A House bill to help Vermont’s independent pharmacies would now also benefit Vermont’s largest hospital operator after a last-minute amendment in the Senate on Friday.
H.353 began as a bill to make drugs more affordable by regulating drug benefit managers, third-party companies that negotiate drug coverage plans for consumers with private insurers.
Then on Friday morning, the Senate Health and Welfare Committee inserted language from S.242, a bill that died earlier in the session. The revisions would virtually guarantee that prescriptions for specialty drugs given to patients in health care facilities — including expensive drugs to treat cancer — would be filled at UVM Health Network’s pharmacy in Burlington, rather than in cheaper mail-order pharmacies preferred by insurers.
The Senate committee voted unanimously in favor of the amended bill.
Specialty prescriptions — a broad category that includes everything from Botox to biologics — are a relatively new addition to a doctor’s arsenal. Patients usually get these drugs at a clinic or other health care facility through a monthly infusion or injection. Because these drugs cost hundreds and thousands of dollars for a dose, insurers dispense them sparingly and only after patients and their doctors have exhausted all other options.
After insurers approve the drug for a particular patient, a mail-order pharmacy ships the prescription to the patient’s home or doctor’s office.
Sen. Ginny Lyons, D-Chittenden, who sponsored the amendment, argued that the practice can risk patients not receiving their medications, especially if shipments are not handled properly.
“It’s probably not a bad idea that both the patient and the provider can make sure the medicine isn’t left somewhere or stuck on a truck or porch,” she added.
Insurers argue the amendment would require them to pay for expensive drugs at the state’s only specialty commercial pharmacy, the University of Vermont Health Network facility in Burlington. But network pharmacists told lawmakers it was difficult to manage and account for shipments from mail-order pharmacies.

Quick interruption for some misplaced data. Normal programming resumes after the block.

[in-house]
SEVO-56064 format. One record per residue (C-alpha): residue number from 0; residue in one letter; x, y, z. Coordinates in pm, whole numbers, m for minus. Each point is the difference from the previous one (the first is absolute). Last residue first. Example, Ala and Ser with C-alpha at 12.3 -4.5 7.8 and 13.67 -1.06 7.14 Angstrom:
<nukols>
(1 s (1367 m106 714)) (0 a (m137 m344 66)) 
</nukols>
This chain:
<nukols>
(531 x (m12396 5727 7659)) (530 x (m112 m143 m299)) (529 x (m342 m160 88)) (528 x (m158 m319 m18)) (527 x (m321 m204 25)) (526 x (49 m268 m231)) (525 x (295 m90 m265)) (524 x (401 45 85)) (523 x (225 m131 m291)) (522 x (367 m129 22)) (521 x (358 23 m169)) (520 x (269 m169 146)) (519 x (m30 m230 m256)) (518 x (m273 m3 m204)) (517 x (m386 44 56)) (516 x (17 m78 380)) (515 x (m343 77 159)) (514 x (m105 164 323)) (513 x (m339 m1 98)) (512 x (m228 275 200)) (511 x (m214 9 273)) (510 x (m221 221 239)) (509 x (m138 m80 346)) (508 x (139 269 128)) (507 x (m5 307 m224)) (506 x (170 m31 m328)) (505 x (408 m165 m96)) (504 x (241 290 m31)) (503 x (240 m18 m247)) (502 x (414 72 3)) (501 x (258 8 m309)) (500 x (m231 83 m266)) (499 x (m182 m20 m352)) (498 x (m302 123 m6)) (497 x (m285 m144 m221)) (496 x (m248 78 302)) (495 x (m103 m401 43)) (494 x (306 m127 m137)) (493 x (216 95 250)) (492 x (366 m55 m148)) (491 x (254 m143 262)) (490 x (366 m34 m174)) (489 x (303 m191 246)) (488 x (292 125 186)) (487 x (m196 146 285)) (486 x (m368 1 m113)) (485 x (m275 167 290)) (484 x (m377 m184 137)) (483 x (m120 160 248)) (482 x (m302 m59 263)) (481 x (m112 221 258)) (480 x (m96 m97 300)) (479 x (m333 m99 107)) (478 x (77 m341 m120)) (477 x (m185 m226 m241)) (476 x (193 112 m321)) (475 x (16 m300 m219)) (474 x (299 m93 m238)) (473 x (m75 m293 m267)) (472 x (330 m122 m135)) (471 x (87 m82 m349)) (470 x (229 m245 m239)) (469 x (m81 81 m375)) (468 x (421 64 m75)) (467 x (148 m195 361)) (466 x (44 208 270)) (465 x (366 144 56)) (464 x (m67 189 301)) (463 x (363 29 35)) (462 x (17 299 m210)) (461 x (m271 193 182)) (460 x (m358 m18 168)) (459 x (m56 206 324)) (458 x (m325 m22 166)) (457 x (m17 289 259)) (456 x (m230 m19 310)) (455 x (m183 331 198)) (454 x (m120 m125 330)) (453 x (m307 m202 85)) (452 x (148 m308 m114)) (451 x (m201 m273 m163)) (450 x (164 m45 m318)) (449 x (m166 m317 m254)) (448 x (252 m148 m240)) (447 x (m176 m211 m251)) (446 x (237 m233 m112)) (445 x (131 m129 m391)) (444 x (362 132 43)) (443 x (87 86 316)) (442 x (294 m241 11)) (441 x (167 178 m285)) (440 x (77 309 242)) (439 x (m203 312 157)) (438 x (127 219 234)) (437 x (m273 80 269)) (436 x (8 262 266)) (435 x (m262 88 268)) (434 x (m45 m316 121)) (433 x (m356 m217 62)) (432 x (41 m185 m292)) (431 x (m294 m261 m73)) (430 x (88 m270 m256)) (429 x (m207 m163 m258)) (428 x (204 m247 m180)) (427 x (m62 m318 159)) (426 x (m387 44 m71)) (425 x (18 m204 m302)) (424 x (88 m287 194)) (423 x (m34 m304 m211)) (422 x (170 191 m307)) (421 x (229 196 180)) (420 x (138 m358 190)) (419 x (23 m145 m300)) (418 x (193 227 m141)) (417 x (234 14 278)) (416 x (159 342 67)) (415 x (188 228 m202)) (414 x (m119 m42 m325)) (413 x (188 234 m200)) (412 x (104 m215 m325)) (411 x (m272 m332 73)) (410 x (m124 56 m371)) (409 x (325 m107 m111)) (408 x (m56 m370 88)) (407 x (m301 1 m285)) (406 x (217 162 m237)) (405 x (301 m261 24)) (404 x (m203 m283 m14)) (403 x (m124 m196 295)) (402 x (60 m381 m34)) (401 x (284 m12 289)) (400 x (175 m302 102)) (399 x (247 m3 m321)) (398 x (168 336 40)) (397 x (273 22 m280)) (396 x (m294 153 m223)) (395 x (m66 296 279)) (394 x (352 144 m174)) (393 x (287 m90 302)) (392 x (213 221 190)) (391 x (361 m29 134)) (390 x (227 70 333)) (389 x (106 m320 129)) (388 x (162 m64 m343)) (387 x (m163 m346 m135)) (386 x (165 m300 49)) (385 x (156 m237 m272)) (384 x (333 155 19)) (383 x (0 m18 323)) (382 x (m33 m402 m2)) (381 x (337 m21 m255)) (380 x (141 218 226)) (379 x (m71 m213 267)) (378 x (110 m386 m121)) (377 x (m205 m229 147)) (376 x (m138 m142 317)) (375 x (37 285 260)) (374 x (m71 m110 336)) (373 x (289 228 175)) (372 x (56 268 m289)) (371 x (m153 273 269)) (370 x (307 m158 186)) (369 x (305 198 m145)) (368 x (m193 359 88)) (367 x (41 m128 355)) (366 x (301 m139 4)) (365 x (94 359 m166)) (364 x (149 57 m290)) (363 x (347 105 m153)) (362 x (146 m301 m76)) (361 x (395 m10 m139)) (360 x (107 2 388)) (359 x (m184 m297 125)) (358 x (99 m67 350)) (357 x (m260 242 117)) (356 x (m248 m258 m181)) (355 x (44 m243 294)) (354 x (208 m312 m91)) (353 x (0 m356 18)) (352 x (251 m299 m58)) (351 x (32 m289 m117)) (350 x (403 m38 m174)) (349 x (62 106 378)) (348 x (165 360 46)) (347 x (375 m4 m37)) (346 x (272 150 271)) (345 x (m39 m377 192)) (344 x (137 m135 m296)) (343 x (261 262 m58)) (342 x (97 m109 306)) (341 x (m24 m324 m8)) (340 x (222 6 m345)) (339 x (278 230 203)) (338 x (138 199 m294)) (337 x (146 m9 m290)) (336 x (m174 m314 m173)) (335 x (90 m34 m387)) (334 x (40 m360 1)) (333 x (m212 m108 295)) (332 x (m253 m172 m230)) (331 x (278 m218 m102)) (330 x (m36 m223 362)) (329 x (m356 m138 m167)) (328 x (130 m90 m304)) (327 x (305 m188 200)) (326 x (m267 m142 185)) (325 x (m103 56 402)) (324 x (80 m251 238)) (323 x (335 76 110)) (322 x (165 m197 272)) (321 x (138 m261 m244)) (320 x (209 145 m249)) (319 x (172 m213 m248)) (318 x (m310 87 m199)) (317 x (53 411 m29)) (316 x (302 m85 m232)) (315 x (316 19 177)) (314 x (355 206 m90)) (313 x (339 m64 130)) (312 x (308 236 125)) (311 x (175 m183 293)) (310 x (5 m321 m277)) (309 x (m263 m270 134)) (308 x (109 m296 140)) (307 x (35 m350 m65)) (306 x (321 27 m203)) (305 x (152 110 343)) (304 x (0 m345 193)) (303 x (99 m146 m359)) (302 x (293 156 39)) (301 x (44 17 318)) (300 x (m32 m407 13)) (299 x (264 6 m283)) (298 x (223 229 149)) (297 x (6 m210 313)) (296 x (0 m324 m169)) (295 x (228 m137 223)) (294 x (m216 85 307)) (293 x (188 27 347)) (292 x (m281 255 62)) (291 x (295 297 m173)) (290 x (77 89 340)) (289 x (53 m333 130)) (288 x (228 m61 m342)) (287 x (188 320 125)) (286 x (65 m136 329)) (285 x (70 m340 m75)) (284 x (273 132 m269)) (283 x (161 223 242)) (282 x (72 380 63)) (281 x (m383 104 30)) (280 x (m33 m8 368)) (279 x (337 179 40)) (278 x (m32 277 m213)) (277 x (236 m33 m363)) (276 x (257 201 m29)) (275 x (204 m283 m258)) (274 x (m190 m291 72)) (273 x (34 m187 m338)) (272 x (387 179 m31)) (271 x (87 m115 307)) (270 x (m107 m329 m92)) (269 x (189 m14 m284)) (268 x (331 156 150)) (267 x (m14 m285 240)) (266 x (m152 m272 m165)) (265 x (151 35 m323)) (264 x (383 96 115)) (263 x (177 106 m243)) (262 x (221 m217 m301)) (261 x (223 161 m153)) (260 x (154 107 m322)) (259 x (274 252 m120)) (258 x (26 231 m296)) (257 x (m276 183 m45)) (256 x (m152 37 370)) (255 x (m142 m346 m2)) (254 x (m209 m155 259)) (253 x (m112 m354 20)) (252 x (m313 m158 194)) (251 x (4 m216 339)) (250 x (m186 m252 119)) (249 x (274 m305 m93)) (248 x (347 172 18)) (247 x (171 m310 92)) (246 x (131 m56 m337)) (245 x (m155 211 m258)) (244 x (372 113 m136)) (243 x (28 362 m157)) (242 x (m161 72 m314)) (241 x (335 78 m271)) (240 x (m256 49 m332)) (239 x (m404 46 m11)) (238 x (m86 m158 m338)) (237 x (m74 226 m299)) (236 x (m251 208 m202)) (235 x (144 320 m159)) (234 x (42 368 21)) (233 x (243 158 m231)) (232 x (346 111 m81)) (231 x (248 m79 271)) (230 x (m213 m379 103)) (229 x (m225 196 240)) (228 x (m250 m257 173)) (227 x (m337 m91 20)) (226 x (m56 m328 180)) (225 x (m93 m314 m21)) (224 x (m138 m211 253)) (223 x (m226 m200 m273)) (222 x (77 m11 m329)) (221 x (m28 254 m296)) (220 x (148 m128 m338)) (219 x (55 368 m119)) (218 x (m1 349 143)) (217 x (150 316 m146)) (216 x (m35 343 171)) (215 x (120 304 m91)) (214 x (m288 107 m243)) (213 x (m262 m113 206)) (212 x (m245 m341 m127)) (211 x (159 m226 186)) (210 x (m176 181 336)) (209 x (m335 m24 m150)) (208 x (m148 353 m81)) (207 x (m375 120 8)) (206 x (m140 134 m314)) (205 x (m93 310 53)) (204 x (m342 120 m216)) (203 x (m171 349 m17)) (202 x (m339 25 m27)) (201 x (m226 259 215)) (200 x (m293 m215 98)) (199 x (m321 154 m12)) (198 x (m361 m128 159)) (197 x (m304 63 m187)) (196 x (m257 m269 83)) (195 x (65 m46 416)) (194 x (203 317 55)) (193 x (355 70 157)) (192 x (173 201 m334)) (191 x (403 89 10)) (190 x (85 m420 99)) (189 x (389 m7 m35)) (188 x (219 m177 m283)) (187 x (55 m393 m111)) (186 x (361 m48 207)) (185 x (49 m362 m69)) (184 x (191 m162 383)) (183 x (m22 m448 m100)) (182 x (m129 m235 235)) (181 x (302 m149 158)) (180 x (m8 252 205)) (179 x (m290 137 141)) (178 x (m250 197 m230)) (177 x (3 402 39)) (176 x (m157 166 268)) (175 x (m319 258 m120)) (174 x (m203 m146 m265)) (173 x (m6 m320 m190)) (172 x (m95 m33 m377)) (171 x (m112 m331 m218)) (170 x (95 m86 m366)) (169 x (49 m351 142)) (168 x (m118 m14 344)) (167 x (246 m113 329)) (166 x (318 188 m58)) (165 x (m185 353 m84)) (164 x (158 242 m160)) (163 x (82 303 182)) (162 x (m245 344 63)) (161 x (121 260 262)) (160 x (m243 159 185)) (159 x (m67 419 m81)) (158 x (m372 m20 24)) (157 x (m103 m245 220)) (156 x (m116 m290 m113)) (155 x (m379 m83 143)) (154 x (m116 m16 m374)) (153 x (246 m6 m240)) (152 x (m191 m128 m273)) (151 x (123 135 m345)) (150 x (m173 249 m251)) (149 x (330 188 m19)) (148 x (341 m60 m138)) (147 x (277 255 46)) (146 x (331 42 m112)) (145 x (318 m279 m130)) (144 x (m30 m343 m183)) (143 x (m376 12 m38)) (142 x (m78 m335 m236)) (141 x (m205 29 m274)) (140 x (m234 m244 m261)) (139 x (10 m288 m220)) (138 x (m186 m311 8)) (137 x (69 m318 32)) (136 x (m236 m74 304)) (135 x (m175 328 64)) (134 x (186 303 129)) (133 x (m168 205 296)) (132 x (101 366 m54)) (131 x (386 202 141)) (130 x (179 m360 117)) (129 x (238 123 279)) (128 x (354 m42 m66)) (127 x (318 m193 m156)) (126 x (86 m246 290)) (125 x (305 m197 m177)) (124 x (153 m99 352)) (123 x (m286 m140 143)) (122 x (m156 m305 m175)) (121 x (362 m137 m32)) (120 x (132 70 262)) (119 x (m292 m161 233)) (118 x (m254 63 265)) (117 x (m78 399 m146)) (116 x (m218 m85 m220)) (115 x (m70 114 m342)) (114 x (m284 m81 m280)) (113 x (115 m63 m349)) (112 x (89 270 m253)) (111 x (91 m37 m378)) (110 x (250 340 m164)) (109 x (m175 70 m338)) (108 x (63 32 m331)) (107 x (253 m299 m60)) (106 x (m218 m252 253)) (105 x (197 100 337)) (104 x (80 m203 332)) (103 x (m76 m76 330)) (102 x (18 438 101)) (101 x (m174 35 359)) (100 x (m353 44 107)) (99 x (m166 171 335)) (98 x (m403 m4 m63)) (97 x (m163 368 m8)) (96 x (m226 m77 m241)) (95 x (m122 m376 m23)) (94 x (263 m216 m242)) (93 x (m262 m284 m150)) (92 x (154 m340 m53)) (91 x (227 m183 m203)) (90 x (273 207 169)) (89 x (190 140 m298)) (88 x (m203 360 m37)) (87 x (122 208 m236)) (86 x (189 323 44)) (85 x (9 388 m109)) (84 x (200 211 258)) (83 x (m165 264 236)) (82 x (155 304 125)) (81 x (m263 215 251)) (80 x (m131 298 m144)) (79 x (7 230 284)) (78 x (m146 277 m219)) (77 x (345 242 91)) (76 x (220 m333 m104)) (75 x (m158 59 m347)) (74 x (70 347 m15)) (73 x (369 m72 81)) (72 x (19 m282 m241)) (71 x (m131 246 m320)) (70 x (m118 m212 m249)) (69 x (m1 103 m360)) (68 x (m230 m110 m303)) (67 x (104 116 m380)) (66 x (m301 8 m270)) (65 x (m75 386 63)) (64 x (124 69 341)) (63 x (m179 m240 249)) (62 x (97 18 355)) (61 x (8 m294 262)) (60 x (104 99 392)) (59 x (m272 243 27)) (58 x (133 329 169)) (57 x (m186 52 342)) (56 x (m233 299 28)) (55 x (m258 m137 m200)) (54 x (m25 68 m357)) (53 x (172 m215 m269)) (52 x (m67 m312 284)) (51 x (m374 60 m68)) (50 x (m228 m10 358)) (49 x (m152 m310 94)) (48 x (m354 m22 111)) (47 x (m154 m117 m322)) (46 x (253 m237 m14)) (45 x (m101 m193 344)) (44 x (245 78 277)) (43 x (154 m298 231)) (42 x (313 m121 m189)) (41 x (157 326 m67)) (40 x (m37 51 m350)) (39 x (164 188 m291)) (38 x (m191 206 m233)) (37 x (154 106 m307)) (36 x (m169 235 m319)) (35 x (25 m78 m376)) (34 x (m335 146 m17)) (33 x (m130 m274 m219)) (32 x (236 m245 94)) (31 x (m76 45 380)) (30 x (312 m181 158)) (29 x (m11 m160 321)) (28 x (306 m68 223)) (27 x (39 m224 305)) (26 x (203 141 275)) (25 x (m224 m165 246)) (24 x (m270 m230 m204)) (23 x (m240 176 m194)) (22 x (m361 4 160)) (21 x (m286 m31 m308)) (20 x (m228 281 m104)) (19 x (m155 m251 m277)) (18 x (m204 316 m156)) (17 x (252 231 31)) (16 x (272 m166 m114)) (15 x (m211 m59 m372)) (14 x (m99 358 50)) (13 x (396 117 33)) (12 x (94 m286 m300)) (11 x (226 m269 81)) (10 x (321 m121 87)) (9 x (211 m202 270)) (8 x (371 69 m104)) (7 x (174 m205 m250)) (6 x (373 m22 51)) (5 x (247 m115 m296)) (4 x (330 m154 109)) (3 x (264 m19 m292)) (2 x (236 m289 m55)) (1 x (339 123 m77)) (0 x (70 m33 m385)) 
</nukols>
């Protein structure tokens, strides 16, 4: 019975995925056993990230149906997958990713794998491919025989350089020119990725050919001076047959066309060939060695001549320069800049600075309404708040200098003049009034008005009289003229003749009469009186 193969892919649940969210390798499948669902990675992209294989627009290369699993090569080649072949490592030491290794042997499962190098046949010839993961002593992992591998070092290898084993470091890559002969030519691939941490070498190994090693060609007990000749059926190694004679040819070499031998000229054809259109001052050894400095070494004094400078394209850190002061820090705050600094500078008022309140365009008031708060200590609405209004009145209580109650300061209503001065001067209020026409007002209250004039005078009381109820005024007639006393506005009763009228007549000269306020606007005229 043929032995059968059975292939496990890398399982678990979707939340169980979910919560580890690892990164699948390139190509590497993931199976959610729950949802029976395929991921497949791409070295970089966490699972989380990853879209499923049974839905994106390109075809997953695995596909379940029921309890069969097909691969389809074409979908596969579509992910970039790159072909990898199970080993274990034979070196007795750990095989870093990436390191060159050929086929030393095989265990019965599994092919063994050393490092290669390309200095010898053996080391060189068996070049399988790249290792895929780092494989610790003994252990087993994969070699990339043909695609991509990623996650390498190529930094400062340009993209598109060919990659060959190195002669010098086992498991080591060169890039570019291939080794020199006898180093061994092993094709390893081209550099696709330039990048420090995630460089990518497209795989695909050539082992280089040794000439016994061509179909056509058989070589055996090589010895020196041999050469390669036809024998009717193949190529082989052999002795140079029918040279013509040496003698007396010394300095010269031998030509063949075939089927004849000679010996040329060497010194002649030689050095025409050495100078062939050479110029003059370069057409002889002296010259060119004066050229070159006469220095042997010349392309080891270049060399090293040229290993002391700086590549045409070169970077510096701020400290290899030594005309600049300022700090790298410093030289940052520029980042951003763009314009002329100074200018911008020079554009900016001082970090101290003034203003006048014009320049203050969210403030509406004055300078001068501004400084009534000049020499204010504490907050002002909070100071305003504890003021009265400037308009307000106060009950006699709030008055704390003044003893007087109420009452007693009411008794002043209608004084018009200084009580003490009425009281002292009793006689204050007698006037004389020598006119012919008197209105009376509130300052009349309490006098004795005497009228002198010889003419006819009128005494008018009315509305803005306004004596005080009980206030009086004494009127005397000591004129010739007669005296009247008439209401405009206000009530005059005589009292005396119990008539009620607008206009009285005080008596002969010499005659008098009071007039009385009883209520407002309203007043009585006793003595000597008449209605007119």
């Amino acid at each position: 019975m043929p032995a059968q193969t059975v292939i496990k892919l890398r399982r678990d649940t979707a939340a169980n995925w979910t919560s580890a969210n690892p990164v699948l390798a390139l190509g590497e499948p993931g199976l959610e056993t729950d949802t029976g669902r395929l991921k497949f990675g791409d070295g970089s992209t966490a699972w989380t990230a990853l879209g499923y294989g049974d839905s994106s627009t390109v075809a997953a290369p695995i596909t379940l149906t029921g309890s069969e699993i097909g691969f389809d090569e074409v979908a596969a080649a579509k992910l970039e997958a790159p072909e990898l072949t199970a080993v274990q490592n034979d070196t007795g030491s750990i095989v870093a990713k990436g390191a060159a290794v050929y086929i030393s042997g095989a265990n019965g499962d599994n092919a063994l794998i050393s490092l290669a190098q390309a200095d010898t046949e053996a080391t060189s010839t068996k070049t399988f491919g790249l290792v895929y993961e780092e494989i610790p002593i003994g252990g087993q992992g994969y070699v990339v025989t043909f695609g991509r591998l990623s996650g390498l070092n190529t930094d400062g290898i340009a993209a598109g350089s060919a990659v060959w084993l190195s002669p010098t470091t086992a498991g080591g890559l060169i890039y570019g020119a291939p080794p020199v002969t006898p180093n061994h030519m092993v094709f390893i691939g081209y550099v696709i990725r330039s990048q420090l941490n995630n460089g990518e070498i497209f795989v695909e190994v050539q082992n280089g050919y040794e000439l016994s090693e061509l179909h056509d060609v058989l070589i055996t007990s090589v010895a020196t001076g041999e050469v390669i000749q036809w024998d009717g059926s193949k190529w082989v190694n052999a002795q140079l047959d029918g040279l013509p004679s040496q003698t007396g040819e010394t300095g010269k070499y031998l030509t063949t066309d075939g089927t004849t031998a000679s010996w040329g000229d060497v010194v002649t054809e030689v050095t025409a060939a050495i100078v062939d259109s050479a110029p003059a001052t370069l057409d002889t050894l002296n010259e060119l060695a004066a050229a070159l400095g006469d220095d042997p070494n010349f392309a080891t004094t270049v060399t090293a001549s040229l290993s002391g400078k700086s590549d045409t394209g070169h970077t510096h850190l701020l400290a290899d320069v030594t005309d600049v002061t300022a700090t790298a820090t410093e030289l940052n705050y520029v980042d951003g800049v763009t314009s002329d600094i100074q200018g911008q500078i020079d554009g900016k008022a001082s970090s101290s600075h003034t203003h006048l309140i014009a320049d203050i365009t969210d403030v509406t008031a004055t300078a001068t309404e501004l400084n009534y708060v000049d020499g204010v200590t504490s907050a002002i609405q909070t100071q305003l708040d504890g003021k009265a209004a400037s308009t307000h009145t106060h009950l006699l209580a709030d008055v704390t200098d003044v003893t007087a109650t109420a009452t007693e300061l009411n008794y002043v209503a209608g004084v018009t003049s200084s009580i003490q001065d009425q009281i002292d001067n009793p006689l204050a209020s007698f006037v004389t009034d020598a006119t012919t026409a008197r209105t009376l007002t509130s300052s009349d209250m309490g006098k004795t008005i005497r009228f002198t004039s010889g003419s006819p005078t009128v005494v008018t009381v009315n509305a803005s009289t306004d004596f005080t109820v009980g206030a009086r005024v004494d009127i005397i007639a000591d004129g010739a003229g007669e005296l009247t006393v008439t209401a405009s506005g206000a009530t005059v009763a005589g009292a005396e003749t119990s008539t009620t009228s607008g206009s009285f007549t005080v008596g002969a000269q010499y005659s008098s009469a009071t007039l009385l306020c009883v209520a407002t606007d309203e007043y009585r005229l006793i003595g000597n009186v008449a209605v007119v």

The amendment would be a financial boon to UVM Health Network. A single dose of Herceptin, a biologic drug to treat esophageal and breast cancers, for example, costs more than $10,000 when dispensed from a hospital pharmacy, according to national insurers group AHIP. The same drug costs about $6,500 at a doctor’s office and $4,600 at a stand-alone pharmacy.
Private insurers countered that the amendment would require them to pay for more drugs to be dispensed at the state’s only specialty commercial pharmacy, the University of Vermont Health Network Pharmacy in Burlington.
Significantly, the bill would allow the state’s Medicaid program to procure and ship specialty drugs by mail through Rutland Regional Medical Center, the only specialty pharmacy that works with that public insurer.
Sen. Ann Cummings, D-Washington, acknowledged during Friday’s discussion that the amendment is a compromise between patient safety and affordability for an expensive drug class.
“These costs are reflected in our rates,” she said. “…We have this conflict because part of our job – what we’ve told everyone to do – is to cut costs.”
The Senate version of H.353 also makes substantial revisions to the provisions of the bill governing pharmacy benefit managers. The original bill, which passed the House last month, focused primarily on transparency. For example, drug benefit managers would have had to submit profit margin reports to state regulators. It would also have limited sudden changes in drug prices.
The Senate version retained most of the provisions put in place by the House Health Care Committee, but the additional language on specialty drugs would likely make prescription coverage more expensive for Vermonters with private insurance. This goes against the original intention of the House.
Rep. Mari Cordes, D/P-Lincoln, who sponsored the bill in the House, said Monday that while she agrees with most parts of the bill, she would like to amend the part of the bill that gives the UVM health network an advantage in specialty drugs.
Cordes, who is also a cardiac nurse at UVM Medical Center, said the bill is a step in the right direction, even with the amendment.
If the full Senate approves the amended bill, then House lawmakers will pass the amendments.
“It’s a work in progress,” Lyons said. “And it’s not just one organization or one institution. We’re trying to ensure patient access and safety and, of course, cost savings, and that’s across the spectrum of the healthcare world.
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